Zone says that he's had to advocate for bike lanes on other streets throughout his ward, because the traffic engineering department doesn't always make them a priority.  "More people are traveling from Lakewood to the westside of Cleveland by bike, and we have a wonderful opportunity to create another east-west artery for cycling traffic."

Advocates also disagree with the city about the type of bike infrastructure needed for Cleveland's streets. Bike Cleveland believes that the city should place a much greater emphasis on bike lanes and protected bike infrastructure—off-road paths or lanes protected by bollards—and much less emphasis on sharrows or shared roads.

McGowan maintains that every street redone in 2012 and 2013 is complete and green, and that engineers weigh a number of factors when deciding whether to add bike lanes.  

Yet it's hard to see the city's cycling culture making a dramatic shift unless exciting, new infrastructure is put into place. That's why Bike Cleveland is pushing for more on-road facilities. A bold plan by two cycling advocates, John McGovern and Barb Clint, even calls for turning the city's old streetcar rights-of-way into protected bike facilities.

Movin' on up

Pittsburgh has had a strong bike advocacy organization in place for 10 years, and the results are beginning to show. The city has added more than 50 miles of bike lanes and 1,000 bike racks in the past few years. Bike Pittsburgh hosts an annual BikeFest that spans 17 days, offering a range of fun, free bike-related activities across the city.

Scott Bricker, executive director of Bike Pittsburgh, says that although the advocacy group always has had to push the city engineer's office to make bike infrastructure a priority, the situation has gotten better. "It takes a little while for city engineers to start thinking differently about streets," he says. "Now the city is taking more responsibility."

The example of Pittsburgh and other cities offers hope for Bike Cleveland, which is a new organization but has already shown its grassroots influence in transportation decisions. VanSickle is hoping to partner with the city in the next few years to dramatically accelerate the process for engineering bike infrastructure.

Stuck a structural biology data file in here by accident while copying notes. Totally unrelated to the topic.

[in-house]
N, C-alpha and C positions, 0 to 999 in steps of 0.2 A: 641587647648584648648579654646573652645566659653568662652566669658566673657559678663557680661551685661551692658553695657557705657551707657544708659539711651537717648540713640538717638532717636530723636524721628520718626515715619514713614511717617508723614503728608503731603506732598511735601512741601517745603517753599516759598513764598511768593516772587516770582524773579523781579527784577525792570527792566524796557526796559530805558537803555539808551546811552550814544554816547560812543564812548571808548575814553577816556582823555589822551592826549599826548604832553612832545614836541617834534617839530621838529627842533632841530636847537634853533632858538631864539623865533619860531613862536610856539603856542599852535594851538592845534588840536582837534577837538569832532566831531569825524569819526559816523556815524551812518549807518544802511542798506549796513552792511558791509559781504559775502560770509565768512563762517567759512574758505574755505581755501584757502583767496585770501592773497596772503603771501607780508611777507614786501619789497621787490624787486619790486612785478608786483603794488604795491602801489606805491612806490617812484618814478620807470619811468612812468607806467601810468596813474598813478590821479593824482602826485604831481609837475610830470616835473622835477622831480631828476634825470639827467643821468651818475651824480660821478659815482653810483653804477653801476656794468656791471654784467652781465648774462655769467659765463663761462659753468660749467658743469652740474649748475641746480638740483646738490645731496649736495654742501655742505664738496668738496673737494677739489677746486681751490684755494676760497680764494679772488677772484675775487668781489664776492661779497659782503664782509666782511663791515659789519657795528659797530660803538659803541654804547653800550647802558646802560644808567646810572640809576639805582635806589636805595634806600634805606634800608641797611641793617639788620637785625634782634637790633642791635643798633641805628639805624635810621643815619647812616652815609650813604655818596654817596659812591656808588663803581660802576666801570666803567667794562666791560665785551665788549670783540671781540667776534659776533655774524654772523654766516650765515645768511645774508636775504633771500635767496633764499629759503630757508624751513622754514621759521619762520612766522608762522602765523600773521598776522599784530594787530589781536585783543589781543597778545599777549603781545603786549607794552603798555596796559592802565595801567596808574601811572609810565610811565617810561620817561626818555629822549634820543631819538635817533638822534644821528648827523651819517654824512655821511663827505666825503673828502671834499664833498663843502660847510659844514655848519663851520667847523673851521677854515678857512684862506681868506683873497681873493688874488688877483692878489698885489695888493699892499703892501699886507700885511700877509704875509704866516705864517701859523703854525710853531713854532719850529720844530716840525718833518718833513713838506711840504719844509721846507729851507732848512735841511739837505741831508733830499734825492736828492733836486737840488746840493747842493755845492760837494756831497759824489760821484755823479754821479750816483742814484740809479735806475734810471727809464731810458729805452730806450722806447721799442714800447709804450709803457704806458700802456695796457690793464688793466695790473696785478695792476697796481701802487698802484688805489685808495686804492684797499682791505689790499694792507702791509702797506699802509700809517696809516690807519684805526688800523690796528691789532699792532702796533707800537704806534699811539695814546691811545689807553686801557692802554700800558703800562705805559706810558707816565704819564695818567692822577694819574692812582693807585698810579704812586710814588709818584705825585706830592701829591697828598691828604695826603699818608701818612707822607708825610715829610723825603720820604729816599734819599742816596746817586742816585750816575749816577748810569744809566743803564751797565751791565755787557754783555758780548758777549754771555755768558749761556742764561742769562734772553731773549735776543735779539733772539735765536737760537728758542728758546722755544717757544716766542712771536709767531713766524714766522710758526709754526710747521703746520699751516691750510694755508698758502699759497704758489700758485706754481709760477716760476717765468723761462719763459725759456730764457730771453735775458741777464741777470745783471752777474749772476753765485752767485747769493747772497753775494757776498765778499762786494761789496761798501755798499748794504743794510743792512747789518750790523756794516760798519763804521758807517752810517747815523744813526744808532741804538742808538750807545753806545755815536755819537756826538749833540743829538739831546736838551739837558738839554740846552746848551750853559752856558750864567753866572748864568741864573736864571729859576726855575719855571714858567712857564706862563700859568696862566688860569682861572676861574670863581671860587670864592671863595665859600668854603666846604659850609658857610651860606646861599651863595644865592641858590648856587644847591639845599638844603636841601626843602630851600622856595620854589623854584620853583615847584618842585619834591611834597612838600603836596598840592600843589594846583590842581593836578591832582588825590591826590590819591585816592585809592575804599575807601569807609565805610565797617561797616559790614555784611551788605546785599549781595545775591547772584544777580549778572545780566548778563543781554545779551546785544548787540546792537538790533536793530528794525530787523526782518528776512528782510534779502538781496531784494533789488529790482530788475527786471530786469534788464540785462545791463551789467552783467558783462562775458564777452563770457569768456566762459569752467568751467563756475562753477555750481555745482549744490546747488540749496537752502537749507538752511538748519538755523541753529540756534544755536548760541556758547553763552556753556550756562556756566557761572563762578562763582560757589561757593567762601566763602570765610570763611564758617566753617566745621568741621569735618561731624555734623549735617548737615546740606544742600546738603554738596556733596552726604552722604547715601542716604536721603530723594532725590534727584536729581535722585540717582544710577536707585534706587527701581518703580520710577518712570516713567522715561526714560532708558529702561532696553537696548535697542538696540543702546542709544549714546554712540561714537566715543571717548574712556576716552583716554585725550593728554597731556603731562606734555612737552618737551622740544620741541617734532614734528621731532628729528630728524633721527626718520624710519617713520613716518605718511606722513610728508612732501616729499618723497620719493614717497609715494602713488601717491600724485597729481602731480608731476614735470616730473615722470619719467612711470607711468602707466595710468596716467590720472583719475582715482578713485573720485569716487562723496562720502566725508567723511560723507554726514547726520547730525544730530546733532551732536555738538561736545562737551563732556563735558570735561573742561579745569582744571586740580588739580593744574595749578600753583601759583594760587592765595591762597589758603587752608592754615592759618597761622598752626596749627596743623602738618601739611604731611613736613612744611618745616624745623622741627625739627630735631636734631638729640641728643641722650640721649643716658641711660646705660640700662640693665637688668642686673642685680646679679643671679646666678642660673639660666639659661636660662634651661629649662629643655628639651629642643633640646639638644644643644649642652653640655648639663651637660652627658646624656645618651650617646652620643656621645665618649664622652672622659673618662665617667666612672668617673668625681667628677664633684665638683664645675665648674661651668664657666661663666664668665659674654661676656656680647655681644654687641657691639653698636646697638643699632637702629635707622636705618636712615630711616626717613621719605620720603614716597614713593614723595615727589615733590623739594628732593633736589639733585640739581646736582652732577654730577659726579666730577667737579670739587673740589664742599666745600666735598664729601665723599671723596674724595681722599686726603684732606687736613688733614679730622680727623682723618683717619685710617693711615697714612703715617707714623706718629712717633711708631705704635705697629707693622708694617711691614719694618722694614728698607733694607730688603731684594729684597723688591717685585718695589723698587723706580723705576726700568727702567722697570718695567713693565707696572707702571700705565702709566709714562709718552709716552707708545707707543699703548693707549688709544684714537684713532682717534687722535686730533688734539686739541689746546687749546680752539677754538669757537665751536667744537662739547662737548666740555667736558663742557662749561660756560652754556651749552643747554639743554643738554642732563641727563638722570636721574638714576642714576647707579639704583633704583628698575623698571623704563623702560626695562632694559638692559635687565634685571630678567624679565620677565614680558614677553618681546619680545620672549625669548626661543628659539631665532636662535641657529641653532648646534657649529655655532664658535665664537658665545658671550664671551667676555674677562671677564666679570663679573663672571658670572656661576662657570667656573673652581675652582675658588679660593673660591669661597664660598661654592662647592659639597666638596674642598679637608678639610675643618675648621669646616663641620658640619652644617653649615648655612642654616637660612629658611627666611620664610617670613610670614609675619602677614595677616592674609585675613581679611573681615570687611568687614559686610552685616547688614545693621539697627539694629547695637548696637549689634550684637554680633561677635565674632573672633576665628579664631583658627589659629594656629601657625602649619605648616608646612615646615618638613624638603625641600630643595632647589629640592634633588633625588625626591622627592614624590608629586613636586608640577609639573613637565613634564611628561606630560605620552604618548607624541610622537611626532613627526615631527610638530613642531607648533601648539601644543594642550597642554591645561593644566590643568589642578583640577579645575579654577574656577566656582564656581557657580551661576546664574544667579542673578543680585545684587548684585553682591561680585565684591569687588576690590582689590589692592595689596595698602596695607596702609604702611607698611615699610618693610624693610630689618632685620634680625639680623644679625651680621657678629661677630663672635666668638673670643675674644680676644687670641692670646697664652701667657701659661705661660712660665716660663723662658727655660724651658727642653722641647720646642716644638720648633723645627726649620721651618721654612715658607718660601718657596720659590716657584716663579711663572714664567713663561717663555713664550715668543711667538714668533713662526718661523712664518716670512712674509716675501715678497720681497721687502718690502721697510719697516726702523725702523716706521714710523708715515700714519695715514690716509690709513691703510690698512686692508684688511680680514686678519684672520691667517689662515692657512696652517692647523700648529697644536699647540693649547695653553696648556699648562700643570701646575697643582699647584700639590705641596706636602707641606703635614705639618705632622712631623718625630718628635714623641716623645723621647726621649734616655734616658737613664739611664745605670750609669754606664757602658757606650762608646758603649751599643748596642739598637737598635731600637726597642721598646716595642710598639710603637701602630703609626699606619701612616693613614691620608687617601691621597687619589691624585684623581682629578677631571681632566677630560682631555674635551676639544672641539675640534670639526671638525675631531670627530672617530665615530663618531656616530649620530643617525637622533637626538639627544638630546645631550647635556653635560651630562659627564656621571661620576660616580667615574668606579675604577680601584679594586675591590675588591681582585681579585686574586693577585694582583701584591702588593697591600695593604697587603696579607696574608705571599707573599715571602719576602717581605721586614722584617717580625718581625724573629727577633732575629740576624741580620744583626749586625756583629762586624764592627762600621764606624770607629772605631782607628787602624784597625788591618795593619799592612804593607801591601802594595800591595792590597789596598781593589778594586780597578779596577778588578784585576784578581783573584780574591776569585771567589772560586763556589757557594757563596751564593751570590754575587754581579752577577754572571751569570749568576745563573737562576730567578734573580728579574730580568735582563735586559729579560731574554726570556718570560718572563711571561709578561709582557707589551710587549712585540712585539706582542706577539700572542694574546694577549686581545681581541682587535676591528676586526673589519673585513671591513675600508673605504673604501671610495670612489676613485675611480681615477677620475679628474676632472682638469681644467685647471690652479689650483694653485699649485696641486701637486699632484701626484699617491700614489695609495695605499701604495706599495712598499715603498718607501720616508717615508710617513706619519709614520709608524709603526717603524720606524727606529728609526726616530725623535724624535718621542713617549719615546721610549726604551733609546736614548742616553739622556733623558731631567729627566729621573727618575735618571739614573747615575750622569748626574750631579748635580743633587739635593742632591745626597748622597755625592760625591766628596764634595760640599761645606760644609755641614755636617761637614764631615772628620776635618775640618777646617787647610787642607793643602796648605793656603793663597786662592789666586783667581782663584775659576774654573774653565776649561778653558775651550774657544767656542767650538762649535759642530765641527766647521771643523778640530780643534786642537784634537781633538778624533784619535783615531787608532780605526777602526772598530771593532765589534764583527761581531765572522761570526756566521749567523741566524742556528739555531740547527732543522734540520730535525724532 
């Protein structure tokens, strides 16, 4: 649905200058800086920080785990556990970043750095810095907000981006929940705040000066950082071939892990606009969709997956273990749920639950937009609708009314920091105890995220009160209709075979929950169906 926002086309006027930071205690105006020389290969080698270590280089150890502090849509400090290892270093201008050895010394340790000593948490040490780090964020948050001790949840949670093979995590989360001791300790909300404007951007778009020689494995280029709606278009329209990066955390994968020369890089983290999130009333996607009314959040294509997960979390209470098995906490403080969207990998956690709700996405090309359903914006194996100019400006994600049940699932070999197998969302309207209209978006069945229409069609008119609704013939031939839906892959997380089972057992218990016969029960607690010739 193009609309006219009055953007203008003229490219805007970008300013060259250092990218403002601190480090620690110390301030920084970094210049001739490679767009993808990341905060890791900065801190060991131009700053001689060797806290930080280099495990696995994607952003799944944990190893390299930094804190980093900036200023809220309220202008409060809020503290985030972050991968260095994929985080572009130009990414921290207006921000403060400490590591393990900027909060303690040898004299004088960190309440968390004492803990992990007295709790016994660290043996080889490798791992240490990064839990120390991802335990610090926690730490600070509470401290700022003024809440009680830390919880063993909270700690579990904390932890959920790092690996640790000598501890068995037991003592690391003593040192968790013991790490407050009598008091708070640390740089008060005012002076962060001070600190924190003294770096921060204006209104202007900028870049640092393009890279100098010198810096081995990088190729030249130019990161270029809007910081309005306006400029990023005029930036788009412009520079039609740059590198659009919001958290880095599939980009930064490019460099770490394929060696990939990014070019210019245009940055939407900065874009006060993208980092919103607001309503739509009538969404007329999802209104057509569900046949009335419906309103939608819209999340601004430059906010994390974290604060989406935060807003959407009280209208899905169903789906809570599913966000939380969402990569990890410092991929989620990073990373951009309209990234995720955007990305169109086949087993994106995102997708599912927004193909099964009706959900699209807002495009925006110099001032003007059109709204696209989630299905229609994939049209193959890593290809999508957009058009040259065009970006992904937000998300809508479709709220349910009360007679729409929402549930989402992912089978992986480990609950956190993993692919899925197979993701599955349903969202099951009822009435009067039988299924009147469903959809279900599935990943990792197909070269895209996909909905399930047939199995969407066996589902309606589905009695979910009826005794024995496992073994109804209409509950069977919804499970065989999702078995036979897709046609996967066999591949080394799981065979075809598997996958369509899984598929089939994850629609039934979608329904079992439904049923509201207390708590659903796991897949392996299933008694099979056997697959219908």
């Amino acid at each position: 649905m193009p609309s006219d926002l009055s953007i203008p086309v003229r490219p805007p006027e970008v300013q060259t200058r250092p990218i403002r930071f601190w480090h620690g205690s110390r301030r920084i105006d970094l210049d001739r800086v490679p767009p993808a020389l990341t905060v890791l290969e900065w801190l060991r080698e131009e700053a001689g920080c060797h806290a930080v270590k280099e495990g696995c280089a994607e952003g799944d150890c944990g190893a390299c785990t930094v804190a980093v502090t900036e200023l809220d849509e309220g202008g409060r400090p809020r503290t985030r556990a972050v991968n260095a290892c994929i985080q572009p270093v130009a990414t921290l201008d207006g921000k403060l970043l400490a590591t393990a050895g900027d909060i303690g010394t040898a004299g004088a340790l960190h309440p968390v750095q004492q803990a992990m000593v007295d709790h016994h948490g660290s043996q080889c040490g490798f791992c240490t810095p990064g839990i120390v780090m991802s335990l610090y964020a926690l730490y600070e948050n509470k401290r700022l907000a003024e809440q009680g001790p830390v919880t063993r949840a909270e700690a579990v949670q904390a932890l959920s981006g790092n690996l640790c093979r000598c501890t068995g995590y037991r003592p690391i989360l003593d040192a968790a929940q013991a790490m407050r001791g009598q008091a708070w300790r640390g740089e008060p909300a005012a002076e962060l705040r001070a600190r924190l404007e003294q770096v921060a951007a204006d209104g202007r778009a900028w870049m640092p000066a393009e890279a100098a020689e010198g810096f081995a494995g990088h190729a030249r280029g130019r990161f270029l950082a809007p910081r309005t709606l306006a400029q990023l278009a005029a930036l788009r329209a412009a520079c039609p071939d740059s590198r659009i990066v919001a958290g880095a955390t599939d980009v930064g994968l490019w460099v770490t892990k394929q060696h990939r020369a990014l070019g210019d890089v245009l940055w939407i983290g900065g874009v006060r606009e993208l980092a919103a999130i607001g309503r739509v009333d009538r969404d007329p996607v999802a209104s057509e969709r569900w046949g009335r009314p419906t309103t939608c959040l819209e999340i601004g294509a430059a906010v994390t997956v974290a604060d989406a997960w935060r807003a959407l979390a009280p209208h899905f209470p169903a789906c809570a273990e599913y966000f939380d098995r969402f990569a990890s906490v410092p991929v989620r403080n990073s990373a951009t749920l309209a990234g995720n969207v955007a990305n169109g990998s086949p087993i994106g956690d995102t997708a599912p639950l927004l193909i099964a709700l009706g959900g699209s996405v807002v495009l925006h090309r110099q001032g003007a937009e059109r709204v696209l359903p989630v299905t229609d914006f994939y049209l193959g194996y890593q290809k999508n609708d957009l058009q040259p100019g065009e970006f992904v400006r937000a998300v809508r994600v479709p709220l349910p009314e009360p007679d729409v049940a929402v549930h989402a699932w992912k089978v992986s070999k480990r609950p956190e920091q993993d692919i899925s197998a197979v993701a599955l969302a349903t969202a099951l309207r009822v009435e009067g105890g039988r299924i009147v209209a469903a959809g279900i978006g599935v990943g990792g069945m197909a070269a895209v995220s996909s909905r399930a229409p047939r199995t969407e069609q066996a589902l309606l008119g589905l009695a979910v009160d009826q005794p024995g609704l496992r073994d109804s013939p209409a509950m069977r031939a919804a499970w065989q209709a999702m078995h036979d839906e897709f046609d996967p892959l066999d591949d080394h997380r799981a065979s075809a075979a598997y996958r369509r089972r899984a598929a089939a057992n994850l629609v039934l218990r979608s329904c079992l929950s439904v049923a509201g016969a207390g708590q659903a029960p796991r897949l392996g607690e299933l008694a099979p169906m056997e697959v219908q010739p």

VanSickle hopes that such a partnership can break the logjam in the traffic engineering department, which he says needs additional resources to ensure that the Complete and Green Streets law is implemented effectively. "There is one traffic engineer who reviews the striping plans in the city, and he's overworked. They need to be equipped with staff."

McGowan refutes the argument, saying the city has staff to do the job and doesn't need help from the outside. "We have not identified lack of capacity in our traffic engineering department as a barrier to implementing bike infrastructure," she says, adding that the city already partners with Bike Cleveland on a range of projects and this will continue.   

Zone also believes that the city could do a better job monitoring the implementation of Complete and Green Streets. Currently, Cleveland employs one full-time bicycle and pedestrian planner. Zone says that Mayor Jackson should consider creating a higher profile position—a "bike czar," he muses—to monitor the law's implementation.

Other game-changing projects are also in the works. For example, the city is working closely with Bike Cleveland on a study of bike sharing. Although the final study is not yet available, McGowan says that it reveals that bike sharing is feasible here and offers recommendations for how it might be carried out across the city.

Responding to an open call by Steve Litt, the Plain Dealer's art and architecture critic, VanSickle and other bike advocates are also putting together a bike summit to rank and prioritize bike infrastructure projects across the city—and jumpstart fundraising.  

McGowan also says the city is in the final throes of creating a typology of complete and green streets that will serve as a roadmap for new infrastructure. The typology should make it easier for the city to prioritize and select infrastructure projects in the future.

McGowan maintains that cyclists will see much better cycling networks as projects are completed. "We know creating sustainable transportation options is an important part of sustainable economic development," she says. "We're committed to complete and green streets and creating a network that gets cyclists where they need to go."